For all the slating that Christopher Hitchens attracted in his lifetime, it’s the quiet criticism of Jason Cowley, editor of the New Statesman, that best captures the man’s flaws as a writer.
In an otherwise generous obituary in 2011, Cowley wrote that Hitchens’ “polemical denunciations and pamphlets on powerful individuals […] feel already dated, stranded in place and time, good journalism but not literature”.
There is indeed something narrow, even parochial, about much of Hitchens’ work outside of his antitheist tract God Is Not Great.
Before his death, the essay collections Love, Poverty and War and Prepared For The Worst covered a breadth of literary and political fancies, with the posthumous tome Arguably doing much the same.
The effect is that when Hitchens is read in the aggregate one is often drawn in by one article but bored by the next. Latin American literature is chased by the minutiae (and many failings) of Bill Clinton’s presidency.
But while all these things are true of As Yet, the latest collection of essays from the Hitchens estate, there’s something about the selection that sits rather better than previous efforts.
The subjects range from Christmas humbug, to the oddly timely misdeeds of Hillary Clinton, to – naturally – George Orwell, probably the most constant factor in Hitchens’ wandering mind.
It’s arguable that the nearness of some of these subjects, drawn from the last decade or so of Hitchens’ life, helps. Some of these columns could well be reprinted today with much the same relevance – even if his views on Obama look naive in today’s light.
The gift of phrase that Hitchens latterly acquired is also in full flow – “the duty of a true republican is to resist the banana republic, and perhaps some banana Republicans” – as is the dry humour and flash of insight.
Given his pith, it may not be coincidence that Hitchens rose to prominence as Twitter was gaining traction. Yet like Twitter there is something unhappily perishable about his work.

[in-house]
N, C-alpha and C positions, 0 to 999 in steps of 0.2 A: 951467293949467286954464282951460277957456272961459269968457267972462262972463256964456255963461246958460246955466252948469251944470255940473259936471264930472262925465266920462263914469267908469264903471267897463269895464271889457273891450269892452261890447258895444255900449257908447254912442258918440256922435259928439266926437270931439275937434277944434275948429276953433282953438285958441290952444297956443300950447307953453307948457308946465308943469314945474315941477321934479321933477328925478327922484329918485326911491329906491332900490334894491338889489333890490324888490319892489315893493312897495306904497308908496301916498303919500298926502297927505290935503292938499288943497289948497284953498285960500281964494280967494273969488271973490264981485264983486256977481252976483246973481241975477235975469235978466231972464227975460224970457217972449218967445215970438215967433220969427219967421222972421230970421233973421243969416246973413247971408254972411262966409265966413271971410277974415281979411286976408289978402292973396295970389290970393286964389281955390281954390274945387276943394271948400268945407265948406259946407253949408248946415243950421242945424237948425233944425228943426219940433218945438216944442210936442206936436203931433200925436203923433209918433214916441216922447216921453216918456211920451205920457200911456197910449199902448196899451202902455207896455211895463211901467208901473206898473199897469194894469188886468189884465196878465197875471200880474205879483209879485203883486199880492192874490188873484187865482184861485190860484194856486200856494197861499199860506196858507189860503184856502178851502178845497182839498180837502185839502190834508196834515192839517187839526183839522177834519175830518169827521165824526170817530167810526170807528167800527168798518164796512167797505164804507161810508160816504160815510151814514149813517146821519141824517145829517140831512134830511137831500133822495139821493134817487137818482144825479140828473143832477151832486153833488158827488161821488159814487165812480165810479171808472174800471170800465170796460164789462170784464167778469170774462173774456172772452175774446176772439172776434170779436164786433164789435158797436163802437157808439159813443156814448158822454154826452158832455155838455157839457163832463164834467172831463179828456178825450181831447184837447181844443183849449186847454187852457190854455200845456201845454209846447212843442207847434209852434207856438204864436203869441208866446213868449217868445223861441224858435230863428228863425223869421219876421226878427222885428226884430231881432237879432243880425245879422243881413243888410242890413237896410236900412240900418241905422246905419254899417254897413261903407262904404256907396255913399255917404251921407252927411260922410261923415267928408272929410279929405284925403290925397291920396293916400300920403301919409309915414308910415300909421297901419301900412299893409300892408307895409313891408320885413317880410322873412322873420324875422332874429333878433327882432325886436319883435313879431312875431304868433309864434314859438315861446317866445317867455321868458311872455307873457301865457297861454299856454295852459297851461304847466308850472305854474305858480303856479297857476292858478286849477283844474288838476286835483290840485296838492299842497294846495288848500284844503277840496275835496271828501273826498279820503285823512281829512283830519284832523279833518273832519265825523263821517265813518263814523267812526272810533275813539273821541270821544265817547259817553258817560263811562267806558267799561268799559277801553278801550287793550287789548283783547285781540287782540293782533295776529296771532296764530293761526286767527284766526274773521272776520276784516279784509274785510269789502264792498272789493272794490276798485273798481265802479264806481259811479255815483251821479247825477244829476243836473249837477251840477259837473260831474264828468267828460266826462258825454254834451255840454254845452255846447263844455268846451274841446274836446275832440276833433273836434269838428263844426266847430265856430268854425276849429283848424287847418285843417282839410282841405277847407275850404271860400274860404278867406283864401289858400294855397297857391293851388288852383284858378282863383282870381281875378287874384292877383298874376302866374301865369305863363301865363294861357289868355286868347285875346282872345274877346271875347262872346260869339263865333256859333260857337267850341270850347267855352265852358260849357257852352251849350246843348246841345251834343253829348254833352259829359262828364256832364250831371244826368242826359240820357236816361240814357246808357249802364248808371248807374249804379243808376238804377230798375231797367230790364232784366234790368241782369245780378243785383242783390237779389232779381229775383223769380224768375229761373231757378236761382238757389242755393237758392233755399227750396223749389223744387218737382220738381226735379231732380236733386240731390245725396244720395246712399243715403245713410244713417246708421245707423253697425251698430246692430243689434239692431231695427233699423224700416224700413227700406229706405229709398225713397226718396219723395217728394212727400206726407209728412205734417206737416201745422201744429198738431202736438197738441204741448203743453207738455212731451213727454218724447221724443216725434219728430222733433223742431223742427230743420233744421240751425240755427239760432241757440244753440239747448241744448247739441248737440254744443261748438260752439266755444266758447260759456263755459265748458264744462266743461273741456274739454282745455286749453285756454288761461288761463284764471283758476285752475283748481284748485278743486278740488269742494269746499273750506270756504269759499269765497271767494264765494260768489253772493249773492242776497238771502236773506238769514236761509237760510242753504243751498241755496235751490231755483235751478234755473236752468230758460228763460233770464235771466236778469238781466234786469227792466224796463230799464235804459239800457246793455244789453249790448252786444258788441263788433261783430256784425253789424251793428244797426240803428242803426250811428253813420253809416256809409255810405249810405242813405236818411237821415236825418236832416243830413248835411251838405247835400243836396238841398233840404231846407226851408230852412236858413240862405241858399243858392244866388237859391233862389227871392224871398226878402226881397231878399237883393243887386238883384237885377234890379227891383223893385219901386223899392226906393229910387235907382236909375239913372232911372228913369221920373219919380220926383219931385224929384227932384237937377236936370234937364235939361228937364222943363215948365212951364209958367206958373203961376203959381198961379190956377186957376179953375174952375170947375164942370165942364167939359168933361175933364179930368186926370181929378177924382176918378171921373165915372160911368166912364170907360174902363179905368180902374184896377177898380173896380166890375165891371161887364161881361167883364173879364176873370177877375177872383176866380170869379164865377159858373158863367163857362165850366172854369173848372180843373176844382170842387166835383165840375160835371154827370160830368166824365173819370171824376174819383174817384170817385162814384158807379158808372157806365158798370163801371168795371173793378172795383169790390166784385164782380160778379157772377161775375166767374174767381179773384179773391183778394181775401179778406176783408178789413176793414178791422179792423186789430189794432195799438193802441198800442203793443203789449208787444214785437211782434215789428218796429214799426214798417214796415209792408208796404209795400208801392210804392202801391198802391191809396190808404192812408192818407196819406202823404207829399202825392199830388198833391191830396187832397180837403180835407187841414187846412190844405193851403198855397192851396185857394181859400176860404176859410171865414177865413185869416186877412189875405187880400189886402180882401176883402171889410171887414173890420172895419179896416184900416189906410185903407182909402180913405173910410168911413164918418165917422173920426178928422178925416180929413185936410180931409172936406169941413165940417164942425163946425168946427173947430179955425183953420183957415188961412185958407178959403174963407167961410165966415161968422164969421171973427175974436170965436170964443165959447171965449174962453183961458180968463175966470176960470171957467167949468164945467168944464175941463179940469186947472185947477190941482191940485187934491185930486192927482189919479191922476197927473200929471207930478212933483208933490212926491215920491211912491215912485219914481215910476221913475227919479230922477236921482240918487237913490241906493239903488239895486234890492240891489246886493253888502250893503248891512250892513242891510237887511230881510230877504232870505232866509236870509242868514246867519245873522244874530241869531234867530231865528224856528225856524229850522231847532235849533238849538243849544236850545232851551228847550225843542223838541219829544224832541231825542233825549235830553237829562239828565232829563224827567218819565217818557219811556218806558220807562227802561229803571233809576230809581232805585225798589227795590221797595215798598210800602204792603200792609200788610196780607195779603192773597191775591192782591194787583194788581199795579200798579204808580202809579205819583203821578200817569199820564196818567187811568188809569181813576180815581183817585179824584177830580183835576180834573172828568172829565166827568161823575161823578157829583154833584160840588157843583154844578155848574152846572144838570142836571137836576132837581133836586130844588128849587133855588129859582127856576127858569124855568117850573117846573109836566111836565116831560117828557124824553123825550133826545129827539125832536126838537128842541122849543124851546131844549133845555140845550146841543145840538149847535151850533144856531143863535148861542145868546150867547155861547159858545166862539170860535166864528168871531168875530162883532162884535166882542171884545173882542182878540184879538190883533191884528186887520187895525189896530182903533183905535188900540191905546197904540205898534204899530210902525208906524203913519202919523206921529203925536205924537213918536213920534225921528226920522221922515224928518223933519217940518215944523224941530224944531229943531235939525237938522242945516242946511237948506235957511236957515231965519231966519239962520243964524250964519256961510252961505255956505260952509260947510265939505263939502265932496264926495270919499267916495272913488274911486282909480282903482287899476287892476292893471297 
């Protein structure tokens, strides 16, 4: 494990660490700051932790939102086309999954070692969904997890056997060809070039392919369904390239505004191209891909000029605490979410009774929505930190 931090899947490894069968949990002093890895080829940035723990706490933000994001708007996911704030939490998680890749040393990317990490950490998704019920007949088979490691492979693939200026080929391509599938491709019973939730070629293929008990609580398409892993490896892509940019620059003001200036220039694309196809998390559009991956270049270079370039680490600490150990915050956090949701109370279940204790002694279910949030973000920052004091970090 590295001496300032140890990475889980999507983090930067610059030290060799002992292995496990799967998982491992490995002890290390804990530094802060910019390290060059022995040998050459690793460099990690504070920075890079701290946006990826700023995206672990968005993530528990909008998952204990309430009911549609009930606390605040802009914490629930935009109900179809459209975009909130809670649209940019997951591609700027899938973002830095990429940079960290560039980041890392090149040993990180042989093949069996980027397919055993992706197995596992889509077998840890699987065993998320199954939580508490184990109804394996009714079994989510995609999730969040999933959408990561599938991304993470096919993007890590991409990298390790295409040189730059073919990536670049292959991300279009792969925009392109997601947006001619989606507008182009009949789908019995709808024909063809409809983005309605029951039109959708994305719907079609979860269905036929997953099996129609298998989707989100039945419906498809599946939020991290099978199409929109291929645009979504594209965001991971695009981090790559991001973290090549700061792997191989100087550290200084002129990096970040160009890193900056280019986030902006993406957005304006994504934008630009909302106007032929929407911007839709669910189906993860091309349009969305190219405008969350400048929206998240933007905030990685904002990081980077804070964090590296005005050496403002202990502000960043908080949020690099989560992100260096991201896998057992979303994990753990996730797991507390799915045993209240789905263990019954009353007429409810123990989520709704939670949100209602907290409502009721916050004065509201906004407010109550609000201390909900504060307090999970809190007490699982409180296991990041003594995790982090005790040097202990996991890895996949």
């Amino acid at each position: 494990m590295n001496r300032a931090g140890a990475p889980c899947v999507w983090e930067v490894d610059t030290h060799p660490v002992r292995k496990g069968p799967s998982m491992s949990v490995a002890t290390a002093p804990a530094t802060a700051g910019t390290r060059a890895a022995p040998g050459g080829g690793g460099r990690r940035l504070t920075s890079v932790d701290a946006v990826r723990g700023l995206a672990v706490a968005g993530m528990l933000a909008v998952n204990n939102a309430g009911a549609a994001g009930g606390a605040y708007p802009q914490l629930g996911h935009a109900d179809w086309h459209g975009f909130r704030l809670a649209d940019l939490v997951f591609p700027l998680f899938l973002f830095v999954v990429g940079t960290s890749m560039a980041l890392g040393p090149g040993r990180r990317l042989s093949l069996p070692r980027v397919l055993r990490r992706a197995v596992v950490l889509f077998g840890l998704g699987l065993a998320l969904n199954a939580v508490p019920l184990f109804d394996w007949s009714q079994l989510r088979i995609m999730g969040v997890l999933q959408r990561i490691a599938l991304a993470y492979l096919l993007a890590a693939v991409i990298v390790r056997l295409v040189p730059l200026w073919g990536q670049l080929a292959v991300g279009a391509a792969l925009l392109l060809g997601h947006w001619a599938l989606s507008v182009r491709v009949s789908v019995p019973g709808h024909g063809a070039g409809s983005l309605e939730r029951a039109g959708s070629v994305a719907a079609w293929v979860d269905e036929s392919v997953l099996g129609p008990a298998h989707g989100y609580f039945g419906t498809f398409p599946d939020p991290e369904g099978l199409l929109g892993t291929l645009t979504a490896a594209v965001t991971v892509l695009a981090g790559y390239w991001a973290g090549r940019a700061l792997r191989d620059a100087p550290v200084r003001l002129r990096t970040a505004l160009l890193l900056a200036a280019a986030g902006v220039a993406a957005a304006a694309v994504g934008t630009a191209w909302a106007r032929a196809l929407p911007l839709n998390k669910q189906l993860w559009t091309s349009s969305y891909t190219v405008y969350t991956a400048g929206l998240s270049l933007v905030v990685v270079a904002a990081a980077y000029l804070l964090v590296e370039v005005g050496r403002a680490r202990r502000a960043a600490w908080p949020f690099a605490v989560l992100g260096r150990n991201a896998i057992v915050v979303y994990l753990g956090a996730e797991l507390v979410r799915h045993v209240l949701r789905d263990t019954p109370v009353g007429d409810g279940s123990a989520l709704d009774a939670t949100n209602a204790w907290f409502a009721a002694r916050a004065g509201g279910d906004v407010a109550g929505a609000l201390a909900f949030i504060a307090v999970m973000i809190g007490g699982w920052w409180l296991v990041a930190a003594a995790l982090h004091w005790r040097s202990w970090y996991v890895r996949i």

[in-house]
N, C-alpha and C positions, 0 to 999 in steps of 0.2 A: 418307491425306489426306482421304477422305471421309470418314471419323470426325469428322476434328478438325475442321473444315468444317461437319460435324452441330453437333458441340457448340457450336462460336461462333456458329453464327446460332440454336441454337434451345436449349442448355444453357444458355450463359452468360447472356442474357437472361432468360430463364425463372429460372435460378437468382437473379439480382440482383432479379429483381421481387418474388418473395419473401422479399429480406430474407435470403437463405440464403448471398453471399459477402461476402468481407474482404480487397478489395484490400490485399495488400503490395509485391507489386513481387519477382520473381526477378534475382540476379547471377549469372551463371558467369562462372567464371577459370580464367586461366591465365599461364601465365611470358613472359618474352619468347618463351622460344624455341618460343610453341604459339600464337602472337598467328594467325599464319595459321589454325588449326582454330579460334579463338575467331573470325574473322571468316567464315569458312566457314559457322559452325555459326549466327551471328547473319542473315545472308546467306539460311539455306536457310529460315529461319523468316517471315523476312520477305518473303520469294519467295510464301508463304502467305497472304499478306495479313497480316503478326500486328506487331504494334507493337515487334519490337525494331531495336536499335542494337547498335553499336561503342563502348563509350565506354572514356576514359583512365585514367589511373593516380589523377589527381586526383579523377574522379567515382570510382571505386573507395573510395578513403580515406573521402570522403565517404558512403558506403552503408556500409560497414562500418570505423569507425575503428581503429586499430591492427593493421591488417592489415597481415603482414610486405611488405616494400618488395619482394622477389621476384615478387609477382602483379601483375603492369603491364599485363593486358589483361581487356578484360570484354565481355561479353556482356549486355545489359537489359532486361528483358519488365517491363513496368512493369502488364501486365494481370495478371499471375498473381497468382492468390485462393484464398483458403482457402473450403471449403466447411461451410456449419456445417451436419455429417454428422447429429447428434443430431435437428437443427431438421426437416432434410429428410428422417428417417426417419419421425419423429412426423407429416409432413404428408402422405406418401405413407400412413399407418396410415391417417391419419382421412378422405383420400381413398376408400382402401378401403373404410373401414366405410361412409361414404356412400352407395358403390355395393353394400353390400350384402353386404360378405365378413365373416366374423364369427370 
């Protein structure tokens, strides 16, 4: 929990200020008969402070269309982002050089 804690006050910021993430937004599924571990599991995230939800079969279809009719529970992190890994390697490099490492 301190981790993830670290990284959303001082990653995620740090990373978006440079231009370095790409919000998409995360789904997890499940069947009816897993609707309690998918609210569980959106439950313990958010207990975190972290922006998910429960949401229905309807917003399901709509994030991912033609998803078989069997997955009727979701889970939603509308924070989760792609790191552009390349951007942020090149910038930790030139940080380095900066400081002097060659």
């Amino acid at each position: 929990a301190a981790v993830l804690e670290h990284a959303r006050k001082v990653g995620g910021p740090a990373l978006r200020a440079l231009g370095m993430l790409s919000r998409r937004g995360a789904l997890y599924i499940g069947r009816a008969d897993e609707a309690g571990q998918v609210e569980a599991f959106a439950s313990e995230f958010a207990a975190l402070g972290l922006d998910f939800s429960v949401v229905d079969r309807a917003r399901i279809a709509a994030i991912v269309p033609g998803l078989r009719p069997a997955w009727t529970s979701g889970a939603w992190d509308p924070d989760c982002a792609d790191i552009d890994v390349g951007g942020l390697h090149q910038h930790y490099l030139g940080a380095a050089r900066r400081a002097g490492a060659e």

Hitchens had himself as a “jobbing hack”, and acknowledged that journalists were trapped be the shallowness of the trade.
But the sad thing is that journalism relies on being a lived experience. Scandals are more exhilarating when they are ongoing, as this week’s events are proving, than when you read about them in a history book.
Hitchens’ friends were always mystified that he never chose to write a novel despite his obvious affection for the form.
To me, it’s more irksome that he rarely waded deeply into a subject, preferring to focus on events, or personalities like “Mother Theresa”, the Clintons or “Princess” Diana Spencer.
Probably this is what gave his invective the violence that more philosophical associates like Sam Harris lack. It is always more provoking to monster newly-expired clergy than to muse on taboos around slandering the dead.
Even so, I cannot escape the feeling that Hitchens had a few broader polemics in him that were lost because of his premature death.
It’s doubtful, for instance, that his defence of free speech could be beaten. Watching old C-Span clips of him you find his asides are more interesting than the main shtick of other pundits.
Of course, it’s stupid to complain that journalism lacks the organising principles of other writings. And And Yet is as fine a collection of essays as one is likely to find from a denizen of Fleet Street (or whatever the Yankee equivalent is).
Which is to say Cowley was right. But I don’t have to like it.
Image Credit – Christopher Hitchens Dies, December 2011 by Surian Soosay